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gross sins, when the least of them deserves God's wrath. If one do so, how great must that wrath be, which thousands and millions deserve? If an idle word deserves God's wrath and curse, what must deliberate lying words deserve, but a deep footing in the lake that burns with fire and brimstone.
4. Let believers admire free grace, pardoning mercy, and atoning blood, Psal. xxxii. 1; that sécures them from bearing the desert of their sin. Let them live to the Lord, by whom they live. Think not little of your sins, O believer, though there be now no condemnation for you, being in Christ Jesus, Rom. viii. 1; for every one of your sins deserves, though they cannot bring on, God's wrath and curse. Yet tremble at the thoughts of sin; for ye are like the three children in the fiery furnace, compassed with a fire of sin that would burn you up, but the effect of it is stopped by the mediation of Christ.
Lastly, Sinners, be convinced of your absolute need of Christ. Ye must be in him, or ye are ruined for ever. Can ye bear that wrath which incensed justice will inflict on all that are out of Christ? Can ye get free of it without him? Wherefore be alarmed, and exhorted to flee from the wrath that is to come, by fleeing to the Lord Jesus, who delivereth all his people from it.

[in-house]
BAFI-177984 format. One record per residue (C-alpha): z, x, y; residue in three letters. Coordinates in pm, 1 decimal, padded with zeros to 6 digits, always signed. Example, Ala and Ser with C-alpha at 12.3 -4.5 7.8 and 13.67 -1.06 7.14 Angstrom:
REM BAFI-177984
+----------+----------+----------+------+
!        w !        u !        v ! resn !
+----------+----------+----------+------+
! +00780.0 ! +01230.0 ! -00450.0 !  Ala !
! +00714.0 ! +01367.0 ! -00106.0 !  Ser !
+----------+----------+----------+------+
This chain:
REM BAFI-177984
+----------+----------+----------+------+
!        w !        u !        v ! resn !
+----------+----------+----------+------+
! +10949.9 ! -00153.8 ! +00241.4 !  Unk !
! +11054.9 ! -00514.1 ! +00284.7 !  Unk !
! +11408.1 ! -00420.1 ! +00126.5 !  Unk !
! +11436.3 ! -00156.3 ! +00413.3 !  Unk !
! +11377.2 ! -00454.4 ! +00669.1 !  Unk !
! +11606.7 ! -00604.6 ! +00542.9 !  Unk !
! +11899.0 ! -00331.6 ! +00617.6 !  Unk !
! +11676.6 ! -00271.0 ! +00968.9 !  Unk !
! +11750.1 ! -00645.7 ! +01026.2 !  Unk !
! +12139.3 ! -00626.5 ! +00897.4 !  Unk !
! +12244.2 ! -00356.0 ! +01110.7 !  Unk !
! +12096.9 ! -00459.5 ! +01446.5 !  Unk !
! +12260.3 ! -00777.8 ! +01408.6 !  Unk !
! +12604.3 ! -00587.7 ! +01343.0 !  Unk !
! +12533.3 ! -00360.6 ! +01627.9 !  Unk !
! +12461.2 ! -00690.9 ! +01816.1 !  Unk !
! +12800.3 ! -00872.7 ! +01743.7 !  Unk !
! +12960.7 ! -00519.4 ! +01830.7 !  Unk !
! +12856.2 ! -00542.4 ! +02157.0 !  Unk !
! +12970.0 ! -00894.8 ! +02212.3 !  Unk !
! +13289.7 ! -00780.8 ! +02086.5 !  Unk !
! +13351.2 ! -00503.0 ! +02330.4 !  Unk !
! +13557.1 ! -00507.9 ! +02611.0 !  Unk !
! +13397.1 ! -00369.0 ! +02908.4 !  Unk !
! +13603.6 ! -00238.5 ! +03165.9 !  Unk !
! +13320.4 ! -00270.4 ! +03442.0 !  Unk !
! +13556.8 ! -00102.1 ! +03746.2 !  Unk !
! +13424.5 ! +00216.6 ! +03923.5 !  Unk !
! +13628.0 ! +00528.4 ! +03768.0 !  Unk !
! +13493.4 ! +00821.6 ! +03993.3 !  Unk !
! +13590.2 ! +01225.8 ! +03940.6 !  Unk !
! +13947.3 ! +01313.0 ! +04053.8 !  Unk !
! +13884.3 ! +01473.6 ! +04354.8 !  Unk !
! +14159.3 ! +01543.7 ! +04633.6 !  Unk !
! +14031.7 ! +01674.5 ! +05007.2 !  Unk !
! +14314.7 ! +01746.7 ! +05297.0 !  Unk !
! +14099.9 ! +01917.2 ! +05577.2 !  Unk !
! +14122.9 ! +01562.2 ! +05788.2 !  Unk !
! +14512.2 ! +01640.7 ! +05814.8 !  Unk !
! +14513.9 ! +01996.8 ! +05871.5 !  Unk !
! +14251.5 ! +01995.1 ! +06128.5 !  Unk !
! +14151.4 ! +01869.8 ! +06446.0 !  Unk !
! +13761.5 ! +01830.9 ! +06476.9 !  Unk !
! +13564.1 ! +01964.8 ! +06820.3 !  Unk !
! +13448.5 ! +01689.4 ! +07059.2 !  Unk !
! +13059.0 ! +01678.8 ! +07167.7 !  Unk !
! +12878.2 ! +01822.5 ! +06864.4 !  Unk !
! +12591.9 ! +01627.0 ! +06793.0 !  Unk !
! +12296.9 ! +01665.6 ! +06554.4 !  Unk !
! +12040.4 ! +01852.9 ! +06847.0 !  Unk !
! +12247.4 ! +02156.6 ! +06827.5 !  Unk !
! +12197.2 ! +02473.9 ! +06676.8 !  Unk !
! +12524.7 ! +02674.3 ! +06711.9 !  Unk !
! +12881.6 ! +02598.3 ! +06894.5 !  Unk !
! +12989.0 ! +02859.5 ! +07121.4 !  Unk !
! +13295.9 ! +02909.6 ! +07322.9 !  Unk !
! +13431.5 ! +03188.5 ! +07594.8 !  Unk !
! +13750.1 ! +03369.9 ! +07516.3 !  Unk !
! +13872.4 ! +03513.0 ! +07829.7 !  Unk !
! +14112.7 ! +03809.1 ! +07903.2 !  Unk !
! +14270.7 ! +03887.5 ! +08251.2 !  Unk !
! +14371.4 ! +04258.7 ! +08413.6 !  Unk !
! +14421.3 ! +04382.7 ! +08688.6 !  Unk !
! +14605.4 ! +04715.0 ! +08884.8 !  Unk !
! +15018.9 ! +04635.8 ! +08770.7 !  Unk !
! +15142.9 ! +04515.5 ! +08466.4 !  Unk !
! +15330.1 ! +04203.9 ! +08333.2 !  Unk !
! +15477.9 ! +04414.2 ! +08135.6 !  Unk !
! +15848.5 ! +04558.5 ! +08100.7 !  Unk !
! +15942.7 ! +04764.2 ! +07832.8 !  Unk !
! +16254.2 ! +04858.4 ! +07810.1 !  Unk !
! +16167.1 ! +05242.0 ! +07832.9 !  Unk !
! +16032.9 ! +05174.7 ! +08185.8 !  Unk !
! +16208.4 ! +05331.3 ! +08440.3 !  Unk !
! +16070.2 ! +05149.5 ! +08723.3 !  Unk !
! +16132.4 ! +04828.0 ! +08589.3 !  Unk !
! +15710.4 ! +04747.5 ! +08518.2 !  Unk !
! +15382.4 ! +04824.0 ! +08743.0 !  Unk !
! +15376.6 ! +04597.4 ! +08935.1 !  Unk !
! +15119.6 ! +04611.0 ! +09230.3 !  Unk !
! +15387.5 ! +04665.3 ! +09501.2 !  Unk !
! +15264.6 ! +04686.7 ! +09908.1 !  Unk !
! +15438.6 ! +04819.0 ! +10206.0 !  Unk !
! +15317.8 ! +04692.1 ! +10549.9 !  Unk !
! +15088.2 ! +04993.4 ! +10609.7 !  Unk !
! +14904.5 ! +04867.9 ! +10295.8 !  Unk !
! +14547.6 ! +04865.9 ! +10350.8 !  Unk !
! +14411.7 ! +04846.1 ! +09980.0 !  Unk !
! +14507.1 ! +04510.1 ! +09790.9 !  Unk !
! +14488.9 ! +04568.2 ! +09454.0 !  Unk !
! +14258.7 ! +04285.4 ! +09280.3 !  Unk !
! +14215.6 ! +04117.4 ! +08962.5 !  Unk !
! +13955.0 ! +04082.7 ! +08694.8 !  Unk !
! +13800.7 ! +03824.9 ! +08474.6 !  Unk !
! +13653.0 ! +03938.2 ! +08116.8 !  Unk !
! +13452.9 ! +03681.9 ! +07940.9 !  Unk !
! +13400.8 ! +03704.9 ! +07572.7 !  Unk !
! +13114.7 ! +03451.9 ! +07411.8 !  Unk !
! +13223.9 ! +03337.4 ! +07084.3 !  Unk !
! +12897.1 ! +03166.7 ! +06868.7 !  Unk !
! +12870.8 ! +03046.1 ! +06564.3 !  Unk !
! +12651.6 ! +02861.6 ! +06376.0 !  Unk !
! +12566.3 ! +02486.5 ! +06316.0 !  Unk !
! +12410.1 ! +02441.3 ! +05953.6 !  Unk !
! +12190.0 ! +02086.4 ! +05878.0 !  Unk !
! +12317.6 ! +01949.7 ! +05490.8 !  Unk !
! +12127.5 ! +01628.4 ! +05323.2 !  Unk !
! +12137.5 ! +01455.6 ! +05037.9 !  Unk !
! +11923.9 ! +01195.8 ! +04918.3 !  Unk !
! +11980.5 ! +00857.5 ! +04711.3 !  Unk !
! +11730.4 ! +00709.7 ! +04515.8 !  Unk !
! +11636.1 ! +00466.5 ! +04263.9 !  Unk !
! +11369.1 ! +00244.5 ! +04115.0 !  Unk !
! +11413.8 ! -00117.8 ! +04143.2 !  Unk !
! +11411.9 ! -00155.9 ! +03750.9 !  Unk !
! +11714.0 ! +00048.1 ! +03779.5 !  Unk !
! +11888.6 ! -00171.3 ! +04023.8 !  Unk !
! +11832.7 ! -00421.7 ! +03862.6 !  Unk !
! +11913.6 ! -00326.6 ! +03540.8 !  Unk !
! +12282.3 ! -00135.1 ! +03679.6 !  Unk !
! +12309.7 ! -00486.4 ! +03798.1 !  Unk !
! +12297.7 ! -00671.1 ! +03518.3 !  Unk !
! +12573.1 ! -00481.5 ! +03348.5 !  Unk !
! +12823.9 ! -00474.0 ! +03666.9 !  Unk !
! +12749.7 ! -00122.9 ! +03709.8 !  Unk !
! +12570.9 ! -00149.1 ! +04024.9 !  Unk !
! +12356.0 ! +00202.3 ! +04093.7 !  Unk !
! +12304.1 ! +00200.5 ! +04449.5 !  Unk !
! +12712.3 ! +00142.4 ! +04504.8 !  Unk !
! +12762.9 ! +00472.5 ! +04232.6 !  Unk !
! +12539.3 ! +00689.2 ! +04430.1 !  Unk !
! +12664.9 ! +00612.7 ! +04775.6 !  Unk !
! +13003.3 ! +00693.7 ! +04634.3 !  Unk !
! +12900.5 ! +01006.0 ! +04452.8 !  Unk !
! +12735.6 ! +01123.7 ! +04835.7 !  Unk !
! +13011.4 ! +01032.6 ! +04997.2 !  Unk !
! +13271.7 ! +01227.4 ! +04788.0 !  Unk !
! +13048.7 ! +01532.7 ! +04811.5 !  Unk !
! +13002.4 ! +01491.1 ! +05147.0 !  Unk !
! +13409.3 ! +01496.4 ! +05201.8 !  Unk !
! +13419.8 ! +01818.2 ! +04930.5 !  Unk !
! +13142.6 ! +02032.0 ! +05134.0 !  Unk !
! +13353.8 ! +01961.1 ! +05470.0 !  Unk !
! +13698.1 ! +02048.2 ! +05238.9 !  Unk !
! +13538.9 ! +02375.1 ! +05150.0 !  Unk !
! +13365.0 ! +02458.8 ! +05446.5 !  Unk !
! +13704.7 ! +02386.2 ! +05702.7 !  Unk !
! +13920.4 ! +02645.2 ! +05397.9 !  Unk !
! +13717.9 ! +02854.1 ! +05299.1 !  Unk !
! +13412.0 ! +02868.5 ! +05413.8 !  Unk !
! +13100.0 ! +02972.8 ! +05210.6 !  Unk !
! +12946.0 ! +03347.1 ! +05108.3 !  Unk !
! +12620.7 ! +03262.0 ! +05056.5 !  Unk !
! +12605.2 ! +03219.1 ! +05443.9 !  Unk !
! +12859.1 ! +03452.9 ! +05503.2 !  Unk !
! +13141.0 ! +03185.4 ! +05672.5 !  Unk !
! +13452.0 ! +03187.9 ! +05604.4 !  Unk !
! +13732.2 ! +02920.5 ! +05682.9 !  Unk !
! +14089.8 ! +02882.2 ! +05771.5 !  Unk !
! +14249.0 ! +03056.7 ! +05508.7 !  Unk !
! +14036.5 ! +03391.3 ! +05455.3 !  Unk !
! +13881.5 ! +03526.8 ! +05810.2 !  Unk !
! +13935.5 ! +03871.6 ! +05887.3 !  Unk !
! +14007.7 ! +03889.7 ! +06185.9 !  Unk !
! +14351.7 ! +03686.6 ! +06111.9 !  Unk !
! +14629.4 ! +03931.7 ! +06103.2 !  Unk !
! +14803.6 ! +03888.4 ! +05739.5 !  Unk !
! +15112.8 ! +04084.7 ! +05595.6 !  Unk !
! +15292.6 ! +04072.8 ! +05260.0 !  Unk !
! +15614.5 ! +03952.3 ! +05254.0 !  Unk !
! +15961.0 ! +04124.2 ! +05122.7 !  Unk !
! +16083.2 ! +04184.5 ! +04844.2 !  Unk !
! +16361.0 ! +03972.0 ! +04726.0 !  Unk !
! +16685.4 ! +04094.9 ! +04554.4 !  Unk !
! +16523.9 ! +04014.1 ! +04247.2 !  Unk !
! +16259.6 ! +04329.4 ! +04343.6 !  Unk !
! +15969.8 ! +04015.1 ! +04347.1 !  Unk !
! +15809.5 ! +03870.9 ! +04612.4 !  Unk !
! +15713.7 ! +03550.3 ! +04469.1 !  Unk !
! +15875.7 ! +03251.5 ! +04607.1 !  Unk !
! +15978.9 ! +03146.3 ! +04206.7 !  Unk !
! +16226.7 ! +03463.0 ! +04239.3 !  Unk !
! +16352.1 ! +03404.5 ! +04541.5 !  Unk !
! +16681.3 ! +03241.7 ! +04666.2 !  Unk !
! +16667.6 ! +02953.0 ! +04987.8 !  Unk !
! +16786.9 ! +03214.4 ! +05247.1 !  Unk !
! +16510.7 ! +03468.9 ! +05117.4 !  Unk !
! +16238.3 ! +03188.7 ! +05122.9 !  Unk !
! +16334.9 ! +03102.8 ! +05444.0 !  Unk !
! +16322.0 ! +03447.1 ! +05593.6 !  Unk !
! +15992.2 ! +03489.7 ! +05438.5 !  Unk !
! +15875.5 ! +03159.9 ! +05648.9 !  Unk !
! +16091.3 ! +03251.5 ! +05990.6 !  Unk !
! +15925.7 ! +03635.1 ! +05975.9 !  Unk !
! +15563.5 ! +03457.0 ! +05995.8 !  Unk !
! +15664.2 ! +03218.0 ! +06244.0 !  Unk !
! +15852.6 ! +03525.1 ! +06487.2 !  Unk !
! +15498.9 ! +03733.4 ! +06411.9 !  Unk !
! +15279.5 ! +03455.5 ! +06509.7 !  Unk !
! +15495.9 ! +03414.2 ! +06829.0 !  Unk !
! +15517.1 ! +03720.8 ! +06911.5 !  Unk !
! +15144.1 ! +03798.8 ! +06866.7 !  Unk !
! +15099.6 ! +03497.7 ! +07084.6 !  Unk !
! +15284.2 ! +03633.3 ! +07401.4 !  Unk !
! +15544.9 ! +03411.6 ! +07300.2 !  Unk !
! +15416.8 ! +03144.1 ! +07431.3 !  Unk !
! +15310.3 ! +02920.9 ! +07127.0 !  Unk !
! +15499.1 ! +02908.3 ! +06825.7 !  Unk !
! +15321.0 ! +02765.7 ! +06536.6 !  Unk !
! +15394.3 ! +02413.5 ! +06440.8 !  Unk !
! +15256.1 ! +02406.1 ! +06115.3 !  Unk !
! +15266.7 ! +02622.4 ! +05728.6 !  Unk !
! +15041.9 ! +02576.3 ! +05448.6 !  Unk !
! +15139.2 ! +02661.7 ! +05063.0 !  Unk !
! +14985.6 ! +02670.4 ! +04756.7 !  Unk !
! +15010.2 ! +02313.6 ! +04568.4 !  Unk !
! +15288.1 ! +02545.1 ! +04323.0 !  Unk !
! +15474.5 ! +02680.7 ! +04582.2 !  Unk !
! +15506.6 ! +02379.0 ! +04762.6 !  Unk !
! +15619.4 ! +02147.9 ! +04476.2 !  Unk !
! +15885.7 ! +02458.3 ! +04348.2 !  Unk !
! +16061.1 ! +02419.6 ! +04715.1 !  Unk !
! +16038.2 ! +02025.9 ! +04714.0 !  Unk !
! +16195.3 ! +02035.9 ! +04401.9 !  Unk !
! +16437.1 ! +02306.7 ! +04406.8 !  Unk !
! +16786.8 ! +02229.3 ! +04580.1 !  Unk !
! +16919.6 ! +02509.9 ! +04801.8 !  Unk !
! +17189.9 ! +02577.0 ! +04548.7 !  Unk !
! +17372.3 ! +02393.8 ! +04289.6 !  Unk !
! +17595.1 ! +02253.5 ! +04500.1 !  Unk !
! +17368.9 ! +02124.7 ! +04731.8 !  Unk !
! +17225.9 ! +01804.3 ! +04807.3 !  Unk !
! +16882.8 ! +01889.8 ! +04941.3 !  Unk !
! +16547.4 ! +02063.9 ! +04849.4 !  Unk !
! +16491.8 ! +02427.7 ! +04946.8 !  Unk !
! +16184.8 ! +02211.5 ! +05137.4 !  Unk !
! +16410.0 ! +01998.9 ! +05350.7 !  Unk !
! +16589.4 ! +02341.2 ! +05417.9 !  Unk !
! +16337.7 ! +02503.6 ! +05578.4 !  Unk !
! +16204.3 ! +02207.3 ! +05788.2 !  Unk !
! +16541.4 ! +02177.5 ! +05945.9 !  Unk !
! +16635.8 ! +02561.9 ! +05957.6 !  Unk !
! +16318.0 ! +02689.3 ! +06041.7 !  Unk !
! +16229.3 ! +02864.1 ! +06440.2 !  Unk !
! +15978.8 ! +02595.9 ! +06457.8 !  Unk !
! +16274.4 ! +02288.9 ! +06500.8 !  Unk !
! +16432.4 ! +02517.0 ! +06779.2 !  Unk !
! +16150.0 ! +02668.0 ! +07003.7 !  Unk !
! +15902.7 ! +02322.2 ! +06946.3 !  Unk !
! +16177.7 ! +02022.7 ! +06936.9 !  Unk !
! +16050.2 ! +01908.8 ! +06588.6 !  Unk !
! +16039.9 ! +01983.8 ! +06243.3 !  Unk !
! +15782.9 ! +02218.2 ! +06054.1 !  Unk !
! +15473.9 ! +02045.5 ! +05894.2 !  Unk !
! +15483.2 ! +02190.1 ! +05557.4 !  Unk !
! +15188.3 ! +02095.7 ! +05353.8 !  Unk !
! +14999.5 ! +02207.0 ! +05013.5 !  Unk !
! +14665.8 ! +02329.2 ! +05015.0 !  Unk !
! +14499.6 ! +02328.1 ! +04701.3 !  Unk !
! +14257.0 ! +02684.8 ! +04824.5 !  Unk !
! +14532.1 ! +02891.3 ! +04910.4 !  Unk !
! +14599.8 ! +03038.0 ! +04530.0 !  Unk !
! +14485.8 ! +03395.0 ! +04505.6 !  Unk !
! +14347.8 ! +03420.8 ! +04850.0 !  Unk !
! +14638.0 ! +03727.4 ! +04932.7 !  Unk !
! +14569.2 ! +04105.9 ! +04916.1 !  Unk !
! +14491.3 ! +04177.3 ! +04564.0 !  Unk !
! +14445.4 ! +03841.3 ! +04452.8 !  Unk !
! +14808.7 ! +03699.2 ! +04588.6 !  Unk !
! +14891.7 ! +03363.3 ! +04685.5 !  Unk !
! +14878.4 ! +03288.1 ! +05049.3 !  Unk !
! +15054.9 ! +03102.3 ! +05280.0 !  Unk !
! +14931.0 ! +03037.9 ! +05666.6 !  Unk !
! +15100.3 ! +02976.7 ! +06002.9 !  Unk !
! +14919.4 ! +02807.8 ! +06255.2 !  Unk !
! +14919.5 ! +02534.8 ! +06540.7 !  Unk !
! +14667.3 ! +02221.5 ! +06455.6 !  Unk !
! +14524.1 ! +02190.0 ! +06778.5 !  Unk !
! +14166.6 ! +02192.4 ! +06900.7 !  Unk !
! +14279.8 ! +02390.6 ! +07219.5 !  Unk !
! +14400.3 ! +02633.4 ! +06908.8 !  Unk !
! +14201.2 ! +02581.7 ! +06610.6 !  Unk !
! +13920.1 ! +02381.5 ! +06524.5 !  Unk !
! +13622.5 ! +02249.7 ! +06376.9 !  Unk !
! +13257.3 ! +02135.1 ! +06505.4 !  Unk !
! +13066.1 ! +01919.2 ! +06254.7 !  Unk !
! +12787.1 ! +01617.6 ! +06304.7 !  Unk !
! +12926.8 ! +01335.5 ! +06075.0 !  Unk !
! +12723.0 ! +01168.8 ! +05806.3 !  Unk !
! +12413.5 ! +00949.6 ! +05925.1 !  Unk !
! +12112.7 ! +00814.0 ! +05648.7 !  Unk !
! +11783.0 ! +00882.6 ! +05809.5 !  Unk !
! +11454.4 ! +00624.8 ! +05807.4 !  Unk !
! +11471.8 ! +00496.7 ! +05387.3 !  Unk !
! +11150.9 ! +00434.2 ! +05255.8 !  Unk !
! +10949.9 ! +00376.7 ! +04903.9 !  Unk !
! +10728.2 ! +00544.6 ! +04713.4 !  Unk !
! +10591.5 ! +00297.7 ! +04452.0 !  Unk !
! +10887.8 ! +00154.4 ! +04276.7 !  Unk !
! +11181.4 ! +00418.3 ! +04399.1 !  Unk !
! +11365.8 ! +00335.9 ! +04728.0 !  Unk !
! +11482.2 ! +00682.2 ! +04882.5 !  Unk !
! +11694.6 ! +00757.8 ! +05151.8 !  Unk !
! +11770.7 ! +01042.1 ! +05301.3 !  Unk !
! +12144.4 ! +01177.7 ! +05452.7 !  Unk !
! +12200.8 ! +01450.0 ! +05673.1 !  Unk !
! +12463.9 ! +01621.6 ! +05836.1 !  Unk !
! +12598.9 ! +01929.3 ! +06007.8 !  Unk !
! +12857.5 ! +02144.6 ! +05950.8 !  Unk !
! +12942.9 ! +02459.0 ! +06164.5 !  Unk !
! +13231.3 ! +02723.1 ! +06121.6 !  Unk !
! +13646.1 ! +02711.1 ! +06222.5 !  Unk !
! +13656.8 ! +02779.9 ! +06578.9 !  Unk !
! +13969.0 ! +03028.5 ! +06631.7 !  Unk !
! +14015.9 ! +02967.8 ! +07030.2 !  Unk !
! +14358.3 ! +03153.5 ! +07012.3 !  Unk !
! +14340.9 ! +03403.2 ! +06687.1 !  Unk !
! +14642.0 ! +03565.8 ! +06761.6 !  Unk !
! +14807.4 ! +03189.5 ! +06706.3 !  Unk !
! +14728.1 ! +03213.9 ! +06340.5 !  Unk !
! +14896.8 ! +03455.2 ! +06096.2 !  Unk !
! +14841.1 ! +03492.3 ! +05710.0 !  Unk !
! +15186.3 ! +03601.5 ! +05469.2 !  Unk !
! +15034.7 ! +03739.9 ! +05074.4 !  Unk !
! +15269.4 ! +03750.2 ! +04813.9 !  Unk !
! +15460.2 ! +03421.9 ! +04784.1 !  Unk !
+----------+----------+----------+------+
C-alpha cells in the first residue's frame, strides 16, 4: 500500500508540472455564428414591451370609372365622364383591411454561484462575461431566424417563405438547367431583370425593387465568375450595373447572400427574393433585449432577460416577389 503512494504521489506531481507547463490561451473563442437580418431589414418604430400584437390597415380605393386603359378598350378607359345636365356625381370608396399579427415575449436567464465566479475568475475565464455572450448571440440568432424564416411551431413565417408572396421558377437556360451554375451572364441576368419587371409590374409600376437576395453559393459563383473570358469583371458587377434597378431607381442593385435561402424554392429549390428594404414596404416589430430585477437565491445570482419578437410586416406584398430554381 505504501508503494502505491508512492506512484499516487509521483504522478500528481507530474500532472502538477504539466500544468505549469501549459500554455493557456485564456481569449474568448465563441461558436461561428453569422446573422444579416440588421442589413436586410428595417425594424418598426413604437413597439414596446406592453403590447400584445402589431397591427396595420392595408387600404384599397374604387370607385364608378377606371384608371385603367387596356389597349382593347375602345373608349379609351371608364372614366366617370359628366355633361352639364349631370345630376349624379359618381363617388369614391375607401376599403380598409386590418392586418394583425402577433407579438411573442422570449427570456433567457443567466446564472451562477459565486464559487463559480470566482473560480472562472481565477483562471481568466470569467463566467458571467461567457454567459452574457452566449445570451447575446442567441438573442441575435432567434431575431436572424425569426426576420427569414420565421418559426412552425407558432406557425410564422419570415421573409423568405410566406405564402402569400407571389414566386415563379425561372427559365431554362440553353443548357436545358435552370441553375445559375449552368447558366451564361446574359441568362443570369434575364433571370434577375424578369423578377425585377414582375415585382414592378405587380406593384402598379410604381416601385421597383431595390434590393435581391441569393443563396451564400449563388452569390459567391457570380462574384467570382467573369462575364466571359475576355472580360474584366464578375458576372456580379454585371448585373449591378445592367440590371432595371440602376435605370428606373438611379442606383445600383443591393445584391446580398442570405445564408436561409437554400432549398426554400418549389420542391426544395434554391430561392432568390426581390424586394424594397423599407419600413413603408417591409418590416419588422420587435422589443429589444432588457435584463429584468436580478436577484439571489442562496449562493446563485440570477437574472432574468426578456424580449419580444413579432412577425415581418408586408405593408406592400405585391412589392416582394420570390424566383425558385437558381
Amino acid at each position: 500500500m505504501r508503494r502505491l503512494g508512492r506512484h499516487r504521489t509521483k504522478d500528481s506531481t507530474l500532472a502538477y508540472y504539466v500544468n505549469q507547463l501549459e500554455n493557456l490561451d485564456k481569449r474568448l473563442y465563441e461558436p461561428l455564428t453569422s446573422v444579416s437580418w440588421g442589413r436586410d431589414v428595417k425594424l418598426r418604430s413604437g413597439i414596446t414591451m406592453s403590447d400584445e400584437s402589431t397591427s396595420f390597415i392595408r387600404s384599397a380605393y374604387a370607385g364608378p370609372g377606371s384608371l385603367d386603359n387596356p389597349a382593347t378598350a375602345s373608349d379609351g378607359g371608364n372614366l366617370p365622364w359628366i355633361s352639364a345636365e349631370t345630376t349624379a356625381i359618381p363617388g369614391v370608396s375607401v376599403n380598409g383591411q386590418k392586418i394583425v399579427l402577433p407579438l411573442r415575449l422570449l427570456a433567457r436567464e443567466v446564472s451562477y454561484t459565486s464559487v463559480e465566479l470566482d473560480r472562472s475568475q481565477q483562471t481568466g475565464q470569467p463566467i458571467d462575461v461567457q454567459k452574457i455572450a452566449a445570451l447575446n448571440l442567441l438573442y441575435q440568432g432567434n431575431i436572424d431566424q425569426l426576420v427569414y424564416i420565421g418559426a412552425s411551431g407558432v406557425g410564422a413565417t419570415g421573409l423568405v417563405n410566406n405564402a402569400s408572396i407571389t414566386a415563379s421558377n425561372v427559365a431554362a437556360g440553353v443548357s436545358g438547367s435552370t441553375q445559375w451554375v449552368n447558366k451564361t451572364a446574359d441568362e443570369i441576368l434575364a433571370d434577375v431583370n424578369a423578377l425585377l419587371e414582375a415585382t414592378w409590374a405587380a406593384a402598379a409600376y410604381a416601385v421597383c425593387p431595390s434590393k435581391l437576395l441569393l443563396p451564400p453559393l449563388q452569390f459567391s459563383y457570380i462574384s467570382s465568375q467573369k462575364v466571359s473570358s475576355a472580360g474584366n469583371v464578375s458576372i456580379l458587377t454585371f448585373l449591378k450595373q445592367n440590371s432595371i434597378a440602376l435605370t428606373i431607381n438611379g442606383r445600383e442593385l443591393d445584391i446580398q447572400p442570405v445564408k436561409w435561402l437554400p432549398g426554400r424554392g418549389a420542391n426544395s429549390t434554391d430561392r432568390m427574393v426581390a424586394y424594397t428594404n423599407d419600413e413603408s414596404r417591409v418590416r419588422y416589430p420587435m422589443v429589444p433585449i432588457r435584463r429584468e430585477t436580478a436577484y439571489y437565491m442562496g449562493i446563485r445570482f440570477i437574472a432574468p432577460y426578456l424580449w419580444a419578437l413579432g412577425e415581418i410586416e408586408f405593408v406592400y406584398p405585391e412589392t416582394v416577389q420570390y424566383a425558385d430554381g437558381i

OF THE MEANS OF SALVATION IN GENERAL.
HEB. ii. 3.-How shall we escape, if we neglect so great salvation?
SINNER having heard that sin deserves God's wrath and curse, the question that natively follows, is, What way one may escape them? This is answered by the weighty question in the text, How shall we escape, if we neglect so great salvation? Which we may take up in these two things (1.) There is no escaping for sinners, if they neglect the great salvation; they perish without remedy. (2.) They that do not neglect it, shall surely escape. Here let us consider,
1. The danger sinners are in by their sin. They are in hazard of perishing under God's wrath and curse; for that is the just recompence of every sin, Heb. ii. 2; of God's wrath consuming them, and his curse binding them down under it for ever, He intimates, that all are liable to God's wrath and curse, while he says, How shall we escape, &c.